For Local High School Students Learning about Careers in Building Design and Construction, Columbia Opens a Door
Sunday, February 1, 2015
For a small group of Manhattan high school students, getting exposure to the construction, engineering and architecture fields has meant presentations from professionals with decades of experience and one of New York City’s most prominent construction sites as their classroom.
The students from the Manhattan Center for Science and Mathematics in East Harlem are being led by a team at Columbia University’s Manhattanville development as part of the Architecture, Construction, and Engineering (ACE) Mentorship program.
The ACE program has grouped students and industry professionals throughout the city to help prepare high school students for careers in design and construction through mentoring. This marks the sixth year that a team of students from the Manhattan Center for Science and Mathematics have worked with professionals at Columbia’s Manhattanville development.
The program, which takes place over the course of the academic year, kicked off for the team from the Center for Science and Mathematics with presentations from professionals involved in the Manhattanville development to expose the students to all facets of a construction project.
The Manhattanville Development Group at Columbia University gave a presentation from the perspective of a project owner. Other presenters included Lend Lease, the construction manager; JB&B, a mechanical and electrical engineering, plumbing and fire protection consulting firm; Davis Brody Bond architects; Stantec, a provider of civil engineering consulting services; and WSP Group, structural engineers.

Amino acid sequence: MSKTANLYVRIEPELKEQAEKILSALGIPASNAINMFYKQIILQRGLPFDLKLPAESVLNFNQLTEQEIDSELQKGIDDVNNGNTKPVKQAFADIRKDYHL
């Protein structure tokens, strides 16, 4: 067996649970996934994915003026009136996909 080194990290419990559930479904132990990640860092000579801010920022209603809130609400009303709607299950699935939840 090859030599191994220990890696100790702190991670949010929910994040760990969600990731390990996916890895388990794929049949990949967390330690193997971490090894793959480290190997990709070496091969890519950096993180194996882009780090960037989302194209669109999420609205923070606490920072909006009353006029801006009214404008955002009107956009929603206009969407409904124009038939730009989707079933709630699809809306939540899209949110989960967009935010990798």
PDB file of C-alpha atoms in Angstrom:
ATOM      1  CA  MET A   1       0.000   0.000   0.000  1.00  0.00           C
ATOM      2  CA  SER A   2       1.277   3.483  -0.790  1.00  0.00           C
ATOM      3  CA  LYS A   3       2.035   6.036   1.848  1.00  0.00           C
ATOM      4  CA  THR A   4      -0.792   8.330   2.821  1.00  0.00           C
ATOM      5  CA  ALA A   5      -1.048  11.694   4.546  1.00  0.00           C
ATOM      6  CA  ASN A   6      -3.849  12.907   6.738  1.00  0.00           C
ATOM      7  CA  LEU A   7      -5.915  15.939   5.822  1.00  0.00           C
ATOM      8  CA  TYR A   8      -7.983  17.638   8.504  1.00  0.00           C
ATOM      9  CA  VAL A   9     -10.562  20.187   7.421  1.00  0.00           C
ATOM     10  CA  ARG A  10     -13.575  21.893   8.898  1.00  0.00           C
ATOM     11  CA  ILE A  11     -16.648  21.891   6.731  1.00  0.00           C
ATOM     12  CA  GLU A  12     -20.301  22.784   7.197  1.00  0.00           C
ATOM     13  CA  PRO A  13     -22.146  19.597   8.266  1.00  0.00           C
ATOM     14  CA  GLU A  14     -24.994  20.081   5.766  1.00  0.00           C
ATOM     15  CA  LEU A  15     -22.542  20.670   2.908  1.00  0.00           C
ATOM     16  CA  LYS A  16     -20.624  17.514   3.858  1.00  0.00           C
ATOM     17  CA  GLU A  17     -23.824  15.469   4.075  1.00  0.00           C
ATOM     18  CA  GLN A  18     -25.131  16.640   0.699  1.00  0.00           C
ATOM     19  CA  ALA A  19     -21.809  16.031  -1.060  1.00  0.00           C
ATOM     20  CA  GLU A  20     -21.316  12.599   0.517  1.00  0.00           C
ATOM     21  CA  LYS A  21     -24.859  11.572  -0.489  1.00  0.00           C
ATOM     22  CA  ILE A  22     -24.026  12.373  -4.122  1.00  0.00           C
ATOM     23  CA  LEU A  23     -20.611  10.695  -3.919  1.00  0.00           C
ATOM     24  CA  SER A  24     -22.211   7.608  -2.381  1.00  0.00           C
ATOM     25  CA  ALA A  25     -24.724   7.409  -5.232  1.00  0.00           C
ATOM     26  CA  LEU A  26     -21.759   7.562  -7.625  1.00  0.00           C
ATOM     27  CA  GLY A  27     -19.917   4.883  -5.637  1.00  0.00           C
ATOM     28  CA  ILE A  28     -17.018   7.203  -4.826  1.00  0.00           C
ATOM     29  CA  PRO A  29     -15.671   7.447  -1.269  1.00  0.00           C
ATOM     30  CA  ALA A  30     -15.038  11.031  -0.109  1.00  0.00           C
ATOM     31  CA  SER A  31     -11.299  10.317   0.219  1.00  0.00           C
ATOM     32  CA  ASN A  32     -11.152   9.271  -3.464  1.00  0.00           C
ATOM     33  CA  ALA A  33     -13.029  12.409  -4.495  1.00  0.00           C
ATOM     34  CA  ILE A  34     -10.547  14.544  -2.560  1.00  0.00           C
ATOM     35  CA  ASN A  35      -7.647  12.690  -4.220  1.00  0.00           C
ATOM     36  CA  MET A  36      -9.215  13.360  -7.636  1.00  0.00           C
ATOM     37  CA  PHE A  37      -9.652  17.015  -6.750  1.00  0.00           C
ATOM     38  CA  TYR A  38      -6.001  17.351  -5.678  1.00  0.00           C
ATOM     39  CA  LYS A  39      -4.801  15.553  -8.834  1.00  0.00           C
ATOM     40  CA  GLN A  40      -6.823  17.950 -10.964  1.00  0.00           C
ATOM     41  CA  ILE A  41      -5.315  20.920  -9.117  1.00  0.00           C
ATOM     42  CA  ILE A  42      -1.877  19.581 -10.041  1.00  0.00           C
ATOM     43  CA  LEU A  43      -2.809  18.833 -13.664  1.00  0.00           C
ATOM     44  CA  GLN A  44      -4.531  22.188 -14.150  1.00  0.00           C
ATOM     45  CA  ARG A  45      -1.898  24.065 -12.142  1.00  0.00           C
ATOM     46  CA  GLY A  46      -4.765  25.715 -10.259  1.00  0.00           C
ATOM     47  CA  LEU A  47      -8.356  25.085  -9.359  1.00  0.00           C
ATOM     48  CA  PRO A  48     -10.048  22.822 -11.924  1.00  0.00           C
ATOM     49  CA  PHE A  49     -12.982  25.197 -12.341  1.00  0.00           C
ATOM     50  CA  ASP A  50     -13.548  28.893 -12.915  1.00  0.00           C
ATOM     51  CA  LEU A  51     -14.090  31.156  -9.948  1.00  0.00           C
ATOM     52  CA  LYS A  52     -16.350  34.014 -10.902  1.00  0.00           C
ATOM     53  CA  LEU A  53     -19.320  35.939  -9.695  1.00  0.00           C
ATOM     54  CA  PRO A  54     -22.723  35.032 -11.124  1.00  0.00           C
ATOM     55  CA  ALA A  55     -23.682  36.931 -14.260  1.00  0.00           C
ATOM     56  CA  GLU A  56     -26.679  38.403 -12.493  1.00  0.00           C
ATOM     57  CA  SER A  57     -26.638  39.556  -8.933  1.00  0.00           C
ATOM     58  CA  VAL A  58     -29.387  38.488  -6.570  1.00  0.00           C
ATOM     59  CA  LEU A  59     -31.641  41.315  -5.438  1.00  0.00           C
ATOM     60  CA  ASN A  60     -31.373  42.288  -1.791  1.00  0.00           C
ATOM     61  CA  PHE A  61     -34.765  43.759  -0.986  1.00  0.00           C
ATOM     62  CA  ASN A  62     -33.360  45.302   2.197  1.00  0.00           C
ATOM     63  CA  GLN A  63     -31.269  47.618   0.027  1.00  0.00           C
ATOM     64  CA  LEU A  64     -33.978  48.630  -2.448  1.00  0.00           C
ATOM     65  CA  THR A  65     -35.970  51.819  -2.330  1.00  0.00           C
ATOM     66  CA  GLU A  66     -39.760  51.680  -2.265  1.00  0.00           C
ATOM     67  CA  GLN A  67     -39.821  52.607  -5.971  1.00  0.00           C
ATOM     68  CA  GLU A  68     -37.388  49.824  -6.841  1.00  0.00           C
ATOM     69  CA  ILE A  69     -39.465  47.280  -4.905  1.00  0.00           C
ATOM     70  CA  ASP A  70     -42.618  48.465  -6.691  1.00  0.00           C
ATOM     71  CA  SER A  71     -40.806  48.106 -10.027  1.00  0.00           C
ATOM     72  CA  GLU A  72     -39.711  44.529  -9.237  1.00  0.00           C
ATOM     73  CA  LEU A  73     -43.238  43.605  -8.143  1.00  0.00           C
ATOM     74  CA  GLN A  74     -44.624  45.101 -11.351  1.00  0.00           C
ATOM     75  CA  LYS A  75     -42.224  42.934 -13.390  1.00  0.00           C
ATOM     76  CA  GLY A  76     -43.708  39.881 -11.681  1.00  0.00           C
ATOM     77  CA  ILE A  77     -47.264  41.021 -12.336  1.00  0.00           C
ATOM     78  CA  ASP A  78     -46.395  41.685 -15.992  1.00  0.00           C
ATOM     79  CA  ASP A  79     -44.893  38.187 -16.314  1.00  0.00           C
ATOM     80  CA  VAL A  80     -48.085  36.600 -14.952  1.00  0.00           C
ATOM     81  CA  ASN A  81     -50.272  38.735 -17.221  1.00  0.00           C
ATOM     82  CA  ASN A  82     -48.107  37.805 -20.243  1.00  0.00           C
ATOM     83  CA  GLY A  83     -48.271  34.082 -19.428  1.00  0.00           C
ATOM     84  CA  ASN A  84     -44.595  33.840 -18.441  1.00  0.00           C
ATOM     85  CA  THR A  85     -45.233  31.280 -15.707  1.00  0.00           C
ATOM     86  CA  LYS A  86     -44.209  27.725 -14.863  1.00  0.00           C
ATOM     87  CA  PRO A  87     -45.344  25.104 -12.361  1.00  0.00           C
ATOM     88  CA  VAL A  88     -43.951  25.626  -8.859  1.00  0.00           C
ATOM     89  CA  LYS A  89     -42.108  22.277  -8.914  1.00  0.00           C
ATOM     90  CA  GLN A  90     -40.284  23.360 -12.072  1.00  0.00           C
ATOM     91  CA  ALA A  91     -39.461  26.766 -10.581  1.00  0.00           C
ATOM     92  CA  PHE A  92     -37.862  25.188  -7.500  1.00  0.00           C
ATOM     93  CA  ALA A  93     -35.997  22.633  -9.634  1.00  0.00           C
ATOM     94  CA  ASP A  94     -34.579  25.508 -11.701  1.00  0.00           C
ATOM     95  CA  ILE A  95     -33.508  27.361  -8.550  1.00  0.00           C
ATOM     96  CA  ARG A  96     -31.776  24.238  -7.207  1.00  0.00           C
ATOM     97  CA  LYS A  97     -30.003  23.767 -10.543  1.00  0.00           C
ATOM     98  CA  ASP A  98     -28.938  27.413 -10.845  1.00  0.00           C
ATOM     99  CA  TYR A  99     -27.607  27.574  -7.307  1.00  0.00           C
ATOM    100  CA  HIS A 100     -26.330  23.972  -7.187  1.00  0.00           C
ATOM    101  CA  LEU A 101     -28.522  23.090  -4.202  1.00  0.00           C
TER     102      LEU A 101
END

For students, the exposure has been invaluable. Ashley Lopez, a junior at the Center for Science and Mathematics, has developed a strong interest in architecture as she participates in her third year in the ACE program with Columbia.
“Before ACE, I never gave much thought to the little things that go into designing a building beyond the four walls,” said Lopez. “After working directly with professional architects, I understand the challenges and enjoy the work.”
The ACE mentorship program includes a city-wide contest where teams compete on various criteria as they develop plans and models for a simulated construction project.
The Columbia Manhattanville ACE team will be designing a student center that would be located on the Manhattanville site between two buildings that make up the new Columbia Business School. While the project is a simulation, the team is forced to follow real-world constraints including height zoning restrictions, utility availability, and the design theme for the overall campus. For the student center simulation, the height restriction is three feet above ground, indicating that the building will be a below-grade structure.
“The height requirement has forced the students to get creative with the building design, with many focusing on the architectural challenges such as bringing or simulating natural light in a below grade structure,” said Adriana Collazo, assistant project Manager for design and MEP management for Columbia’s Manhattanville Development. “While the height restriction has presented challenges, the students are finding other aspects of the Manhattanville campus advantageous, such as the transparent design theme and the access to utilities that are already below grade for the campus’s other buildings.”
The ACE program culminates with its annual scholarship luncheon on May 15 at the Mandarin Oriental, when the teams present their final projects.